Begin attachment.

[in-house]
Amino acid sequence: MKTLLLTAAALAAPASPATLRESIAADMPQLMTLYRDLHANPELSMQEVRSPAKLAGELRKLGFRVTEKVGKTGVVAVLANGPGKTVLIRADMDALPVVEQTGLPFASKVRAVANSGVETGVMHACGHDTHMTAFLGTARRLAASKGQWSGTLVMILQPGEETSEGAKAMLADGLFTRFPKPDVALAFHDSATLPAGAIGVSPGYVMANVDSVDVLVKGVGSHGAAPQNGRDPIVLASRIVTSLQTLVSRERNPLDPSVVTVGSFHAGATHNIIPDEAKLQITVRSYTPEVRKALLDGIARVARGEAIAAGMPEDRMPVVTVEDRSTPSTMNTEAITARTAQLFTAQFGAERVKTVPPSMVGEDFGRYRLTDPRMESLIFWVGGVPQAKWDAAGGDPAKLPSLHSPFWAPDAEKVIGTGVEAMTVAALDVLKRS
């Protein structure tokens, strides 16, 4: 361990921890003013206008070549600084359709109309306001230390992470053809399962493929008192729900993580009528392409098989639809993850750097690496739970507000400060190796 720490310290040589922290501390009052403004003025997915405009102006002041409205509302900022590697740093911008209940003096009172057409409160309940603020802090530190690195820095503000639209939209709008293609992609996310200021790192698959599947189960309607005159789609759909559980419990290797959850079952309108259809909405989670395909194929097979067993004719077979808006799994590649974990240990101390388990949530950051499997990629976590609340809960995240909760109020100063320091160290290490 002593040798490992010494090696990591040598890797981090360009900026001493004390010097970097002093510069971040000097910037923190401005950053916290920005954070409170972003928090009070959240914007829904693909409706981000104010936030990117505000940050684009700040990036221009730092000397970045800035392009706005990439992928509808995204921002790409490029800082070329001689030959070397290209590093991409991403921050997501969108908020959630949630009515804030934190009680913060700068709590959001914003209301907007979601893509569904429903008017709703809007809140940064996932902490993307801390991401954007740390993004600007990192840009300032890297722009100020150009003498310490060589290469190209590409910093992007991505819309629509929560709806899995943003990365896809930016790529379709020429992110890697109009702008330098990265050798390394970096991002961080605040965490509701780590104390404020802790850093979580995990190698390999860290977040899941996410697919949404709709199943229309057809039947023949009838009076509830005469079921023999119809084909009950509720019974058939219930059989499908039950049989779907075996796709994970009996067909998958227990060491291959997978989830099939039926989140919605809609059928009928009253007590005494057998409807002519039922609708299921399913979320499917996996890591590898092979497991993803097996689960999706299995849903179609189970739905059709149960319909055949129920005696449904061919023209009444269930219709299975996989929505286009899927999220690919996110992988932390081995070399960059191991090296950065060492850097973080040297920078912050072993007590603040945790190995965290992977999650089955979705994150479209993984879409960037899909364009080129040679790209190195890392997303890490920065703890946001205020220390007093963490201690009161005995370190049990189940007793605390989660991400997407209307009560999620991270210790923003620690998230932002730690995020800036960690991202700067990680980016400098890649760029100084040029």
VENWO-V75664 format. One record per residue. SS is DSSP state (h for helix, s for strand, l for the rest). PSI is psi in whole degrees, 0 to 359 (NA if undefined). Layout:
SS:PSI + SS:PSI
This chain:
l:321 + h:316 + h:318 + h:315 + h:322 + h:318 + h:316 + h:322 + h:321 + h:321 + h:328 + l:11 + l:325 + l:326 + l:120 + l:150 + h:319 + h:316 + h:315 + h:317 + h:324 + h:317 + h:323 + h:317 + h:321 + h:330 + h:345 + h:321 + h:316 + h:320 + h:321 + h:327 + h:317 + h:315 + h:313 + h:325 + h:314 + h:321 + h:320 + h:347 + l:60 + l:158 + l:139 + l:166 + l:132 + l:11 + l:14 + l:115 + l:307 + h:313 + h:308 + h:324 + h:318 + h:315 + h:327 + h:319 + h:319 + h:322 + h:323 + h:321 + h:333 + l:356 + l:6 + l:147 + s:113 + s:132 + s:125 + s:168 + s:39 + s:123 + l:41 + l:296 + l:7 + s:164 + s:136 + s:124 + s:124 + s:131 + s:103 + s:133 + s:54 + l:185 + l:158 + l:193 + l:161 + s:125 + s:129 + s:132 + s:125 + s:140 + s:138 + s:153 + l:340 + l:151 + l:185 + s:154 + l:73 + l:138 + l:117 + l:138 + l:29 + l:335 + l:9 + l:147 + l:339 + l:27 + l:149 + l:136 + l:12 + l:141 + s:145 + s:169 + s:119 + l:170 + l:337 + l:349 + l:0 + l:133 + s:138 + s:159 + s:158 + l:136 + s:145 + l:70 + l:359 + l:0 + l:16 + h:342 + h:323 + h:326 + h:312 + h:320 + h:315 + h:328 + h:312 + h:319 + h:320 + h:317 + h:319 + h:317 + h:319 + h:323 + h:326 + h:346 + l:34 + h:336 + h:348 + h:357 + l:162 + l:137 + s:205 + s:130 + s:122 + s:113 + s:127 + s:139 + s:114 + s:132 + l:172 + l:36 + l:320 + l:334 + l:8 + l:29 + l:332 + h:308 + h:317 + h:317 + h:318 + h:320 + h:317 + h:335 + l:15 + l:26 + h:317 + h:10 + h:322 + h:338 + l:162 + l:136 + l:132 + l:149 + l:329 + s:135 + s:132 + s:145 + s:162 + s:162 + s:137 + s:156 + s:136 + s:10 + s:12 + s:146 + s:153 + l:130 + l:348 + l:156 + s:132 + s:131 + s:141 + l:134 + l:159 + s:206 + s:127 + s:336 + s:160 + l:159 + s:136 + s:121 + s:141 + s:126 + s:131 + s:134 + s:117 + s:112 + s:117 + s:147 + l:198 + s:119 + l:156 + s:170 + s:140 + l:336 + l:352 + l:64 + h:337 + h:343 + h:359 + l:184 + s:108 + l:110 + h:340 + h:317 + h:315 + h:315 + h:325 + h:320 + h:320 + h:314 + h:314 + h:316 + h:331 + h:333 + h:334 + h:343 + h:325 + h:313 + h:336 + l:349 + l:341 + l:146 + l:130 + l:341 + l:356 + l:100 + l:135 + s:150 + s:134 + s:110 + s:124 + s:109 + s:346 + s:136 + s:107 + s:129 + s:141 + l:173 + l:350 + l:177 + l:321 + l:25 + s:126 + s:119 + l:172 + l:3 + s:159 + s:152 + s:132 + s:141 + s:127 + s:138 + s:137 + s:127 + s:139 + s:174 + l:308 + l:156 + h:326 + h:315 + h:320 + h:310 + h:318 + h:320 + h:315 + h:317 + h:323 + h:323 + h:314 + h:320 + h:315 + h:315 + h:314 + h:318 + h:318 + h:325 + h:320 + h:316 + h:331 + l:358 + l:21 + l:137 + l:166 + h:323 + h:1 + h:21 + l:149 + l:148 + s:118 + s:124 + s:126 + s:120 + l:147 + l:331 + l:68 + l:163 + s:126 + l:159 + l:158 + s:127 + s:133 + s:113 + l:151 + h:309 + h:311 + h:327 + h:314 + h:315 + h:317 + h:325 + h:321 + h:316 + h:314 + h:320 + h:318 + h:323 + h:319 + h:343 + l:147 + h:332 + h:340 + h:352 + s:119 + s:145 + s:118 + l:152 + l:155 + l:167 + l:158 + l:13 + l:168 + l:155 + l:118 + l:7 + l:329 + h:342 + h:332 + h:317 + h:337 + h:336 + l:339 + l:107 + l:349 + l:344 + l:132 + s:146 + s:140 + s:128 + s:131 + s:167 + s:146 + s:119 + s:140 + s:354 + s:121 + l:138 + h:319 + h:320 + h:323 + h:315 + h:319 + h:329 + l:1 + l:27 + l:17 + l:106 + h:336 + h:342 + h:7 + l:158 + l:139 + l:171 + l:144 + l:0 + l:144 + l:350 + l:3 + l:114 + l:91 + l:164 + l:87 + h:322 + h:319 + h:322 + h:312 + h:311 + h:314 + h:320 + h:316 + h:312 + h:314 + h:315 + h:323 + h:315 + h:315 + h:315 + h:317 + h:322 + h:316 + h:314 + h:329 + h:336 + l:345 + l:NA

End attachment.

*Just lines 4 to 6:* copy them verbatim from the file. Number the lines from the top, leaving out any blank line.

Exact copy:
VENWO-V75664 format. One record per residue. SS is DSSP state (h for helix, s for strand, l for the rest). PSI is psi in whole degrees, 0 to 359 (NA if undefined). Layout:
SS:PSI + SS:PSI
This chain: